Will Partners Get Crushed in Oracle-PeopleSoft Merger?

 
 
By Lisa Vaas  |  Posted 2005-01-14 Email Print this article Print
 
 
 
 
 
 
 

As Oracle's 14,400-strong partner program gears up to swallow the much smaller PeopleSoft partner community, Oracle must face its history of dicey relations with its own partner ecosystem.

As Oracles 14,400-strong partner program gears up to swallow the much smaller PeopleSoft partner community, some say Oracles biggest challenge may well be its history of dicey relations with its own partner ecosystem. "Oracle has only recently gotten back into the religion of partner management in a big way," said Joshua Greenbaum, a principal at Enterprise Applications Consulting. "Thats the largest single difference: Oracle has a much larger partner ecosystem, since theyre a larger company, but they havent been the friendliest and best company to do business with." Indeed, VARs, systems integrators and other partners have long said that, even pre-merger, Oracle Corp. must become more channel-friendly.
Oracle is known to be difficult to deal with for two reasons: First, the companys sales compensation plan is not neutral to source of sales. Second, Oracles rules of engagement dont rule out competition with partners.
Oracle has been working to change the situation. In August, Rauline Ochs, group vice president of Oracles North America Alliances and Channels, unveiled a program called "Cover the Subsidiaries." The program was designed to allow Oracles 2,800 North American partners to sell their goods and services to subsidiaries of Oracles biggest, most strategic accounts. Now, mere months after taking steps to improve relations with its own partners, Oracle is facing the prospect of absorbing hundreds of PeopleSoft Inc. partners. Bronwyn Hastings, vice president of worldwide alliances and channels at Oracle, told eWEEK.com that her division is still working through the exact number, "but its in the hundreds rather than thousands," she said.
It will require time to gauge how well Oracle does with its own partner-repair work, never mind how well it does in setting up relations with its new partners. "Theyve made a lot of promises, and I want to give them some time to see" if theyll improve their partner relations, Greenbaum said. Meanwhile, as the merger continues, Hastings said its business as usual for partners of both stripes. Oracle is focused on customers needs first and foremost, she said, but it is also speaking with partners to ensure that theres no disruption to their businesses during the merger. "From a focus perspective, assuring how we continue to service them so they can continue to operate in their business environments is important," she said. Oracle has been reaching out to smaller partners—those who have the least ability to absorb business disruption—to try to increase communication, Hastings said. Oracle sent out a welcoming letter to the partner community, for example, reinforcing its commitment to keep product development and business development moving forward. With Oracle announcing layoffs of 5,000 people, there are plenty of options for the victims, writes Database Editor Lisa Vaas. Click here for her column. PeopleSoft channel partners also have been invited to the Tuesday launch of the combined company, an hours-long Webcast event featuring top Oracle executives that will encapsulate the companys strategy, competitive strength, customer commitment, supported product lines, development roadmap and more. Next Page: What do partners think of Oracles communication skills?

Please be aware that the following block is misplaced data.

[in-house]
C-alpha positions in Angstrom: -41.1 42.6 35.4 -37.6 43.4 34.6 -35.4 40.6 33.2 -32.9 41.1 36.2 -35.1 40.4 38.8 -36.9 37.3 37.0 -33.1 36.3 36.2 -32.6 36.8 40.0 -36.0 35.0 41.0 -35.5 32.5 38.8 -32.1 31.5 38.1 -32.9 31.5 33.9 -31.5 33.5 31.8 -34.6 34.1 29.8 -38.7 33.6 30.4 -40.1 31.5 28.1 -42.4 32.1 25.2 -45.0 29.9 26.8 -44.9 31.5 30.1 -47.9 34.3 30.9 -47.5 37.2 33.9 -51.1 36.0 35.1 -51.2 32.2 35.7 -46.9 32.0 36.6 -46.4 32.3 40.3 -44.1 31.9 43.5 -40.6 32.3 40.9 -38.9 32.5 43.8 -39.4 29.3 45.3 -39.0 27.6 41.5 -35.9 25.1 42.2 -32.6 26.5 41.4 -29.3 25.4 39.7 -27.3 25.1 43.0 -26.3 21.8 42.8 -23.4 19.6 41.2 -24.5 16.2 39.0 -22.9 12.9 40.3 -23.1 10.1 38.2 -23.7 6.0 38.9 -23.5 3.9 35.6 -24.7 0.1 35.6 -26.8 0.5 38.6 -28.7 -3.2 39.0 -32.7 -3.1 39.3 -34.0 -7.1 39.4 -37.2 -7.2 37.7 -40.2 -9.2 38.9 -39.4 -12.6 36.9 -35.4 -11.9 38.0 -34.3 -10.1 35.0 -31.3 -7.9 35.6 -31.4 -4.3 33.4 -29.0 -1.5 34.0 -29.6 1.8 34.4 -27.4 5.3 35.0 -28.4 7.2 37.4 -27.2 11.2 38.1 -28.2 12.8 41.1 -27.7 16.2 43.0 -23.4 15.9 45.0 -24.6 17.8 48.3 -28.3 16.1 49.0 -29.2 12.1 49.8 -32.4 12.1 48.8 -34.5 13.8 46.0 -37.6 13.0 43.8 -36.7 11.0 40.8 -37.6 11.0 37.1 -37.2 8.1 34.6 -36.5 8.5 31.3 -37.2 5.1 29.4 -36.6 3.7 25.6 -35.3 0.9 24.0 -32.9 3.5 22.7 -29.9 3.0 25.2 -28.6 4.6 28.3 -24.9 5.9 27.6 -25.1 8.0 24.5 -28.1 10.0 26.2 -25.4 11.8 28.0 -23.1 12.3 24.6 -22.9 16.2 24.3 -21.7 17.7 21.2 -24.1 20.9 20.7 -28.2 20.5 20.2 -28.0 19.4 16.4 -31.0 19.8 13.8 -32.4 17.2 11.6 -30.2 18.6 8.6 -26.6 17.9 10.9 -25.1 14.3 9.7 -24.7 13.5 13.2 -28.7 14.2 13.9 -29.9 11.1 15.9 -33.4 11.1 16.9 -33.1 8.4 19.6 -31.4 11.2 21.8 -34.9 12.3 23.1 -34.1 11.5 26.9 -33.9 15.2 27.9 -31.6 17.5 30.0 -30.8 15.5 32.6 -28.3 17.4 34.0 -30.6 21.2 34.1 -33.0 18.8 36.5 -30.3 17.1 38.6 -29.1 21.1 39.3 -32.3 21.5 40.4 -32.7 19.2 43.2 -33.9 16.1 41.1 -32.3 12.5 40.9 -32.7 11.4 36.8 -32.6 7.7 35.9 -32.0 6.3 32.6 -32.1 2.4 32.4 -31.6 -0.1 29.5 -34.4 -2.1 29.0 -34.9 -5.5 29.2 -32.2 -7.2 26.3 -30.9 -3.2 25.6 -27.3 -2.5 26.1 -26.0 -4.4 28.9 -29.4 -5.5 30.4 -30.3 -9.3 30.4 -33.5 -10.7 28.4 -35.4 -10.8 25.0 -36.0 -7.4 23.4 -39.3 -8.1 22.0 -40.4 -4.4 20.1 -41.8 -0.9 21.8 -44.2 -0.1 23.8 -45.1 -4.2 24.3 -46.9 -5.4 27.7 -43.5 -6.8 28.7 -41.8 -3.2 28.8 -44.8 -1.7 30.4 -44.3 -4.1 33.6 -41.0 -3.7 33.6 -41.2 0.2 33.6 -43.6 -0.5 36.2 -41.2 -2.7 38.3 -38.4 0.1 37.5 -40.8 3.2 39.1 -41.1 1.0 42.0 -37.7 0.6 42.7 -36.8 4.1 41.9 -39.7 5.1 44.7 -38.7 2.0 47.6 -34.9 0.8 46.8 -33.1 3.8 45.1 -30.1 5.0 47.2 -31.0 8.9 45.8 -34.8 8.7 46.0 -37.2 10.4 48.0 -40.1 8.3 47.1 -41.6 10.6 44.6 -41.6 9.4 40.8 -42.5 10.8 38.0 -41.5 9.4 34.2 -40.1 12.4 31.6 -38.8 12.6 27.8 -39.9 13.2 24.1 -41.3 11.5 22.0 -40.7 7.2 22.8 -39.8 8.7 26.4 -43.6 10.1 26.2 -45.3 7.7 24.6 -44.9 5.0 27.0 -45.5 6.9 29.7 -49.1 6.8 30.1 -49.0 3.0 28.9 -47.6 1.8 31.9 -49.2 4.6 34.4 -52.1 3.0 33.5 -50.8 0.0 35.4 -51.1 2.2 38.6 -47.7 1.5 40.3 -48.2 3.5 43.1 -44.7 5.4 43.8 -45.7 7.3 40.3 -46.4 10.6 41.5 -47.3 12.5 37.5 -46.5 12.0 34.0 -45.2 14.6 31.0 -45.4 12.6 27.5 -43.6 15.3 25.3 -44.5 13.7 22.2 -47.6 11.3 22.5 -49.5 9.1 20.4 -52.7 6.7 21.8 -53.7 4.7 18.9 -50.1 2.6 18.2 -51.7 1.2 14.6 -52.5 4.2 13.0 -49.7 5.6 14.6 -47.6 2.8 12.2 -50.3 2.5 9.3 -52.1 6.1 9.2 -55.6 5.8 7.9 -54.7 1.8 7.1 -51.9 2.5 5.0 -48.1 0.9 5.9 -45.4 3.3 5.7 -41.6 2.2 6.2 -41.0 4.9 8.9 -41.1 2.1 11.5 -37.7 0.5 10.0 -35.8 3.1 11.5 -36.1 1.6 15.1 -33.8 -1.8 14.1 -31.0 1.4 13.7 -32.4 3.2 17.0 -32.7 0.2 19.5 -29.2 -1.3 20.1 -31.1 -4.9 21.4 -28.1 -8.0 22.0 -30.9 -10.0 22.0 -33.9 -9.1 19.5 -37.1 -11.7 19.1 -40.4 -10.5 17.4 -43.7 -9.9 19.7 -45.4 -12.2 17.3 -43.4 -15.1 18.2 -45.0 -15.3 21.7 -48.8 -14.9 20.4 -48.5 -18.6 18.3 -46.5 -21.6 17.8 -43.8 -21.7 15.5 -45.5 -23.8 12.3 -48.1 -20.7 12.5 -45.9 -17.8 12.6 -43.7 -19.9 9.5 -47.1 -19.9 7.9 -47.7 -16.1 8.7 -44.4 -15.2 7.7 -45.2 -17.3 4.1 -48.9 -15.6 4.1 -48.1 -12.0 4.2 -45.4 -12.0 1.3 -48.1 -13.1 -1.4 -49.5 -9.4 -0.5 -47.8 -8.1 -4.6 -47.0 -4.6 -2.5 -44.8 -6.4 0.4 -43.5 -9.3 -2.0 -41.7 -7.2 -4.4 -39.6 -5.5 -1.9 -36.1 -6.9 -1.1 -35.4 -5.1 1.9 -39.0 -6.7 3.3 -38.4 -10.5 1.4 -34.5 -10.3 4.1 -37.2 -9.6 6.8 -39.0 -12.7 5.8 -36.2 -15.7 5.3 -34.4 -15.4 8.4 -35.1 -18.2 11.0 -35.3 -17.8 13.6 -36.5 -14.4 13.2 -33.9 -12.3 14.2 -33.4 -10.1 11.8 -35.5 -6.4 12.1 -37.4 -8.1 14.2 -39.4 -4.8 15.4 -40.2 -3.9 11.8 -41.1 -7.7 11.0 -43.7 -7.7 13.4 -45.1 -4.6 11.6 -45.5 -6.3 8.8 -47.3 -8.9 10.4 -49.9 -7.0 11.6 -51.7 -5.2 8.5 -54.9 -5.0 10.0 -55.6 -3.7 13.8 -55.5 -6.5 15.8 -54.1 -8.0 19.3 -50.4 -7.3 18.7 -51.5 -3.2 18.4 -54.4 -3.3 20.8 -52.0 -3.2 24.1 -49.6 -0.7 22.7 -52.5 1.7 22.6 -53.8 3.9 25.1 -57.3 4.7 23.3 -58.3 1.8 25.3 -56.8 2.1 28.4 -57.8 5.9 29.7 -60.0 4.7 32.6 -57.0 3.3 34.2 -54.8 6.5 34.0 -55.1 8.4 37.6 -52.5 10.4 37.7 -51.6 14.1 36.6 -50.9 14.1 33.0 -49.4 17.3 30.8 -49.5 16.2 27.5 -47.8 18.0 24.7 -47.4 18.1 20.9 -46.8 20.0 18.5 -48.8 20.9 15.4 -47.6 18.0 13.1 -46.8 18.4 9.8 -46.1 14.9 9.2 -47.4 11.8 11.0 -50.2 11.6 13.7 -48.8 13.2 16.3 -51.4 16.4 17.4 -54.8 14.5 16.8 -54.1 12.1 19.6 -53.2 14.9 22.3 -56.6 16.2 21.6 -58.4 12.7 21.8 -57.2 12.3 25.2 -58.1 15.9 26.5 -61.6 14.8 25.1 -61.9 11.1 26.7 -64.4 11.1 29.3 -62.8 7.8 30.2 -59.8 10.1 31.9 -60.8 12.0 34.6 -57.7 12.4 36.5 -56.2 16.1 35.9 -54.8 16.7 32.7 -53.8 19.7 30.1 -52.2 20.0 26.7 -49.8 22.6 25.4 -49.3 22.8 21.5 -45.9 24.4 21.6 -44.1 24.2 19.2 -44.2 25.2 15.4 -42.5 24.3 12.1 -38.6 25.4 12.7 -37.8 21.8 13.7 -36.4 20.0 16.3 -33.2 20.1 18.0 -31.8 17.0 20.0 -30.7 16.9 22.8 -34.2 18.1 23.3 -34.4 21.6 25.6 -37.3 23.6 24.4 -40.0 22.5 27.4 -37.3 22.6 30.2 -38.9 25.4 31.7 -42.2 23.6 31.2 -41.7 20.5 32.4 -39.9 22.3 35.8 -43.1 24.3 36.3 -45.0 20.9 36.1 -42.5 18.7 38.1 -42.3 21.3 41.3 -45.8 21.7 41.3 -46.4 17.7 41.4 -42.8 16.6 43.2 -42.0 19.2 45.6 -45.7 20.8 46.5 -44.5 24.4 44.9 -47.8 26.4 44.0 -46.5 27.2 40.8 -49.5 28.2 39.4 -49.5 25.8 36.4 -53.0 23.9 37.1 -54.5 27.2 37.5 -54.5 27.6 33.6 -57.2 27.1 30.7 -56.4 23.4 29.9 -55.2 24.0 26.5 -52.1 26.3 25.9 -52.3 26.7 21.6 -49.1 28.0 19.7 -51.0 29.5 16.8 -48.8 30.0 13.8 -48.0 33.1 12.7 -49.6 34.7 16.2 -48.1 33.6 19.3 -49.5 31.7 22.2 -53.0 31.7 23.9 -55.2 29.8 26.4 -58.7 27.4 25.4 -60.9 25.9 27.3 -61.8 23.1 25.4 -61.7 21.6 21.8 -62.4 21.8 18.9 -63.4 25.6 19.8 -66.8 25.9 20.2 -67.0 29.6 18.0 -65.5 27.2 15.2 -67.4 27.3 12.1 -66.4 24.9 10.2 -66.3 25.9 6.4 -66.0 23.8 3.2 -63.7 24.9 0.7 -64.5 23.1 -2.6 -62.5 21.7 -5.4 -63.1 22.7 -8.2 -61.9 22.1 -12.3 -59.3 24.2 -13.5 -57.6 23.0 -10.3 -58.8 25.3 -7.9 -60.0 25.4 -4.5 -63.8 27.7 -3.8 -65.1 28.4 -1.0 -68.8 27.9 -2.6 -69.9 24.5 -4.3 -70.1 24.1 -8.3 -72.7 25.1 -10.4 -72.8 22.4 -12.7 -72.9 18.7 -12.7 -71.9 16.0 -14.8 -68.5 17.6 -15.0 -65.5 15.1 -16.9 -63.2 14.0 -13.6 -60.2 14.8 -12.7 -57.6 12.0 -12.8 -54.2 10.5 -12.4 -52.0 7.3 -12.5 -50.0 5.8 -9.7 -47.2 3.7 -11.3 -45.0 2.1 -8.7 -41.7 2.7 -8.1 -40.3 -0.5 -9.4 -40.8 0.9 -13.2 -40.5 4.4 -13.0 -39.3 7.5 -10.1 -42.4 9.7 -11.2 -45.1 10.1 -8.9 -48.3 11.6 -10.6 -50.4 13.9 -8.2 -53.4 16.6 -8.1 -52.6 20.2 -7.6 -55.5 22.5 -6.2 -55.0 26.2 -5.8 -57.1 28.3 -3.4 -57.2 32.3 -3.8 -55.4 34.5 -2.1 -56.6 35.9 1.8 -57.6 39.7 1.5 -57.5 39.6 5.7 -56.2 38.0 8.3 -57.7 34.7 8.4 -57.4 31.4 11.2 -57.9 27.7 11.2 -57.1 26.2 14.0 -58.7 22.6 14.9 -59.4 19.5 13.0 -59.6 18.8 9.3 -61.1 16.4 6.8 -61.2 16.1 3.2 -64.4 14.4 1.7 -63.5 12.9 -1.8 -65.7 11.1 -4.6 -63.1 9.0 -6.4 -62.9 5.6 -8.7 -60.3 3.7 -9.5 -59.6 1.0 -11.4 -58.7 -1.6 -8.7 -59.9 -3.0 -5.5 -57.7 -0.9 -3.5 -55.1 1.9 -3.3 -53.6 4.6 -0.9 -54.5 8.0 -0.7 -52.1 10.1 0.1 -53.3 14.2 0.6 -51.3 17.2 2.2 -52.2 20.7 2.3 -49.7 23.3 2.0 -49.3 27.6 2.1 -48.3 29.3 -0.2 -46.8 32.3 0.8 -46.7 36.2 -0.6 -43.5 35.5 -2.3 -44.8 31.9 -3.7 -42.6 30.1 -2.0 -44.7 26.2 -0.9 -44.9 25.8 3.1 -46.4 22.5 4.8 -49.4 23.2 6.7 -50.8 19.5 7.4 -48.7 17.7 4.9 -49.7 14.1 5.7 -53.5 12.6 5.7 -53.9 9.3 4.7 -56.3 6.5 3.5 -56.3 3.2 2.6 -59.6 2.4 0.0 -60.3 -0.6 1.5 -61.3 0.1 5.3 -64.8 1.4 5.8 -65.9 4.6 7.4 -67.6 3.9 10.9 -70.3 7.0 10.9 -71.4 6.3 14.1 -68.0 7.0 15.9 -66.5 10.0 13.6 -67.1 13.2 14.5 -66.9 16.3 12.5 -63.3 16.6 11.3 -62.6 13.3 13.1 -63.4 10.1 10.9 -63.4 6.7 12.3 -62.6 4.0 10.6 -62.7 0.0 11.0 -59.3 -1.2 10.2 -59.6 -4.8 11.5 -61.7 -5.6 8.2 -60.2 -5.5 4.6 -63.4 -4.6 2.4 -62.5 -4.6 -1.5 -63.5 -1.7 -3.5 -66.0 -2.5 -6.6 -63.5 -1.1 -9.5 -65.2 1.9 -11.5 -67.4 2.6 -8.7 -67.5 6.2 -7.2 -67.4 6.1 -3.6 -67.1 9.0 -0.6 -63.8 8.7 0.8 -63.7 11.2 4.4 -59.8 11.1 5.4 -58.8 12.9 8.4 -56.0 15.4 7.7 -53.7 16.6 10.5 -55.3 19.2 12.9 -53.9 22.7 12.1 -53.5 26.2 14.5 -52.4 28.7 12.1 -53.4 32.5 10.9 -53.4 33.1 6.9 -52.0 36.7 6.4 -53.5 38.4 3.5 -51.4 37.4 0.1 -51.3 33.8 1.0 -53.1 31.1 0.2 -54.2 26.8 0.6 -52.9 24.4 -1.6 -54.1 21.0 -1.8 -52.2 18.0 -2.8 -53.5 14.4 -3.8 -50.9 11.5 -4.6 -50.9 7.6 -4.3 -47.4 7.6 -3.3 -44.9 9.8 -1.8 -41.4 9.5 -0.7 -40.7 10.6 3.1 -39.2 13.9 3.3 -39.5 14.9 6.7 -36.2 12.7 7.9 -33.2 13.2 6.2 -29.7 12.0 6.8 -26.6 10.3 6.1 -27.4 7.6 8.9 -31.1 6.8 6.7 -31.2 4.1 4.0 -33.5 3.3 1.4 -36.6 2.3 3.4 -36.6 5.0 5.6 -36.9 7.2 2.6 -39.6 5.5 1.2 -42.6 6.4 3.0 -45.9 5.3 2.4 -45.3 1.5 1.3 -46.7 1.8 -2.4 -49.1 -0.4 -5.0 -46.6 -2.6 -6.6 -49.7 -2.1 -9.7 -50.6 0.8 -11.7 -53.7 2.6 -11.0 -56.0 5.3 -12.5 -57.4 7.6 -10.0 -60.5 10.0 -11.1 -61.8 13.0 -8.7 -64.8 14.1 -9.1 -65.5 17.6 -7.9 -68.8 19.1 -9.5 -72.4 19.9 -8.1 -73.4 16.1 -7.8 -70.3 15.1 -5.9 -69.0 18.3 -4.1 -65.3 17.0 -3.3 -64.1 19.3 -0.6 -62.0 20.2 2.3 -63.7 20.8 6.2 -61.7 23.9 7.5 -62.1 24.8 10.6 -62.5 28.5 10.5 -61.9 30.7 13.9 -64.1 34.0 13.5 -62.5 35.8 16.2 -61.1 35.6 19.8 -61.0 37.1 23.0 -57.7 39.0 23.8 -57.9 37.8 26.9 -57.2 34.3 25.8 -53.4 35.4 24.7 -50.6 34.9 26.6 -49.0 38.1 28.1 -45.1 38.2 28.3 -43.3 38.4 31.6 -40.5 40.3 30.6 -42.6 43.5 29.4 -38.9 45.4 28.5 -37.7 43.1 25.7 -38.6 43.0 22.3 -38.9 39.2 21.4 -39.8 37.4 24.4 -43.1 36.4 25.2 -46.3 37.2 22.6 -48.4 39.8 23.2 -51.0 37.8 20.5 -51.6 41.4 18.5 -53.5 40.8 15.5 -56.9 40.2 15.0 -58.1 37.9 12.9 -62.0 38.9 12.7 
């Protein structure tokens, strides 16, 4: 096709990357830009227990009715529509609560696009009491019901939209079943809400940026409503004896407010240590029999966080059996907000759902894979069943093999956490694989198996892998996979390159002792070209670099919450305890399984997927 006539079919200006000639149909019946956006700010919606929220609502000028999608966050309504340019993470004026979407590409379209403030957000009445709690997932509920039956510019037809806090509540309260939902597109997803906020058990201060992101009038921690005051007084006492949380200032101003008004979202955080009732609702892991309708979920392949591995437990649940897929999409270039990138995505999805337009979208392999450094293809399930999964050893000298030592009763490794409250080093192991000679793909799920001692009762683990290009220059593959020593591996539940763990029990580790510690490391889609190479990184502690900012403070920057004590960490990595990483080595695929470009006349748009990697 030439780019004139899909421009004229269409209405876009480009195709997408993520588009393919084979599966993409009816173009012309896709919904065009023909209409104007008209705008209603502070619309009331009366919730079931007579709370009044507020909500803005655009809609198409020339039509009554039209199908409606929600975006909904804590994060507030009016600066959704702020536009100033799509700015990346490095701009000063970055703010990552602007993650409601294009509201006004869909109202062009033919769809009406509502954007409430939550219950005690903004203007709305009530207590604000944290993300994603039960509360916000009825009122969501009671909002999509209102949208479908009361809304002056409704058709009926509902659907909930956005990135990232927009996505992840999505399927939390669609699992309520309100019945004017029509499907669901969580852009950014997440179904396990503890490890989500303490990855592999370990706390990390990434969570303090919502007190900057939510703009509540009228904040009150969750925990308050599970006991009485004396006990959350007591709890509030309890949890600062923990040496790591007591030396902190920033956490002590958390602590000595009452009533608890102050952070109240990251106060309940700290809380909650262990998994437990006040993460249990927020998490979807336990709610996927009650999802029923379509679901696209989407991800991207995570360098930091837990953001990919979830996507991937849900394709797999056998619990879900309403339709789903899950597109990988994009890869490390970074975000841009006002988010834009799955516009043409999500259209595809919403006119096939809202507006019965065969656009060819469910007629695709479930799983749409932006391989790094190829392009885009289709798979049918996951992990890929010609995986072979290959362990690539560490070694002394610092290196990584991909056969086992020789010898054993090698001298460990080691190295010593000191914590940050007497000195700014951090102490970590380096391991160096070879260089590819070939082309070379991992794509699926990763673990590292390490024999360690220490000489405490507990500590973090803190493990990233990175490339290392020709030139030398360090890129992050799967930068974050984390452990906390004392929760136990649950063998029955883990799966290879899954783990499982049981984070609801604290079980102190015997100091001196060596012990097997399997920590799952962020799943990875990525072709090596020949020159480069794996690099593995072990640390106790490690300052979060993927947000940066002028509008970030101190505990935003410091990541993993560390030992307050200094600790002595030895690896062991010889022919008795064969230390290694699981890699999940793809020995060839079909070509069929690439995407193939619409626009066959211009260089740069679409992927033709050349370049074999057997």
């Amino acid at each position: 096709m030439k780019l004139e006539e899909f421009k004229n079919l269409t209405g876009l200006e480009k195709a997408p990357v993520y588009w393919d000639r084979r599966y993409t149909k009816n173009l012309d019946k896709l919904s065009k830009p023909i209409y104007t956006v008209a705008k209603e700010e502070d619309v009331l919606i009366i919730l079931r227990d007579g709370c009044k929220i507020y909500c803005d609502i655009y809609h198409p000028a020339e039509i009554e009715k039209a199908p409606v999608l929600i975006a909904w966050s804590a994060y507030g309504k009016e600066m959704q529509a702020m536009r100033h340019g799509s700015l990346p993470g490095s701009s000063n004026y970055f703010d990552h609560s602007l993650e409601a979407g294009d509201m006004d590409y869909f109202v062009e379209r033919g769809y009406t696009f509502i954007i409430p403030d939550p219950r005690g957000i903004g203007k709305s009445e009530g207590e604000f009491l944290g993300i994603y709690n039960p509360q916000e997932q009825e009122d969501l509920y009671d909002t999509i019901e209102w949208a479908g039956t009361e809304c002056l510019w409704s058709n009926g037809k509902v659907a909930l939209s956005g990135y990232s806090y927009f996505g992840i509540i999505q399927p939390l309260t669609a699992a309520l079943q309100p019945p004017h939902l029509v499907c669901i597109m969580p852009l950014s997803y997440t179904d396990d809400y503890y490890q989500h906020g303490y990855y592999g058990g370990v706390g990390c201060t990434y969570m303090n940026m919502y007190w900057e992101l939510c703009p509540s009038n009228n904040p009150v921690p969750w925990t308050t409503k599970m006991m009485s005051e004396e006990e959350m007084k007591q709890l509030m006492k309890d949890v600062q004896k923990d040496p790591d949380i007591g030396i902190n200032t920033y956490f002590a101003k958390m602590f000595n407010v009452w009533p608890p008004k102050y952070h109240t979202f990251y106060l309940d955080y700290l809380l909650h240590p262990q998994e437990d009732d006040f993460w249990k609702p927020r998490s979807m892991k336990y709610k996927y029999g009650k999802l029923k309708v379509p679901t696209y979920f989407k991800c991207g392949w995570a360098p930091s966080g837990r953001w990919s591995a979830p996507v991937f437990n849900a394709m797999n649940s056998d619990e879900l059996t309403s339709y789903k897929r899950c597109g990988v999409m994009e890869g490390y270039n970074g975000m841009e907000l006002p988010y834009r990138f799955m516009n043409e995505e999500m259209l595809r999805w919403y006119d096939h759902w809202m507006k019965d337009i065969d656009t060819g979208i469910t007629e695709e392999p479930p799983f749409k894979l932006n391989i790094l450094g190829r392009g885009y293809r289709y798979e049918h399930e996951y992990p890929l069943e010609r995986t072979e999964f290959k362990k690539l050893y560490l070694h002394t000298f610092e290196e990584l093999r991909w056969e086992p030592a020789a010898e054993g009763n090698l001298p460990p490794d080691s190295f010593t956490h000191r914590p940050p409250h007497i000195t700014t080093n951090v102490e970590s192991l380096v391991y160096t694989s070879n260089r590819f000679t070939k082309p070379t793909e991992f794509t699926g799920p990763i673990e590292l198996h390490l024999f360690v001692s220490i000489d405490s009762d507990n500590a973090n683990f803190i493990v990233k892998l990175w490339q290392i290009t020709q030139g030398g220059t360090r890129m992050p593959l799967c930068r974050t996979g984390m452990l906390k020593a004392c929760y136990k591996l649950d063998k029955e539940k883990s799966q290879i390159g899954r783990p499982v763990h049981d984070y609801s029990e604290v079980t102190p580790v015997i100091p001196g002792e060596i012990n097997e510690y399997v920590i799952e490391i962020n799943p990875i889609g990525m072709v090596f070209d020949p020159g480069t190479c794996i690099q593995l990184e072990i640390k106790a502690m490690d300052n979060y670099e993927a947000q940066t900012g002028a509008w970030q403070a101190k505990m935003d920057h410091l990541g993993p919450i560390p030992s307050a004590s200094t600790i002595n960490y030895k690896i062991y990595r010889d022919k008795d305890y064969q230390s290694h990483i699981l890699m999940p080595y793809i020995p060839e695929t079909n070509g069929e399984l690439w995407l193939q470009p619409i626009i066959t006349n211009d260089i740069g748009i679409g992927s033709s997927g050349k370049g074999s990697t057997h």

Lisa Vaas is News Editor/Operations for eWEEK.com and also serves as editor of the Database topic center. Since 1995, she has also been a Webcast news show anchorperson and a reporter covering the IT industry. She has focused on customer relationship management technology, IT salaries and careers, effects of the H1-B visa on the technology workforce, wireless technology, security, and, most recently, databases and the technologies that touch upon them. Her articles have appeared in eWEEK's print edition, on eWEEK.com, and in the startup IT magazine PC Connection. Prior to becoming a journalist, Vaas experienced an array of eye-opening careers, including driving a cab in Boston, photographing cranky babies in shopping malls, selling cameras, typography and computer training. She stopped a hair short of finishing an M.A. in English at the University of Massachusetts in Boston. She earned a B.S. in Communications from Emerson College. She runs two open-mic reading series in Boston and currently keeps bees in her home in Mashpee, Mass.
 
 
 
 
 
 
 

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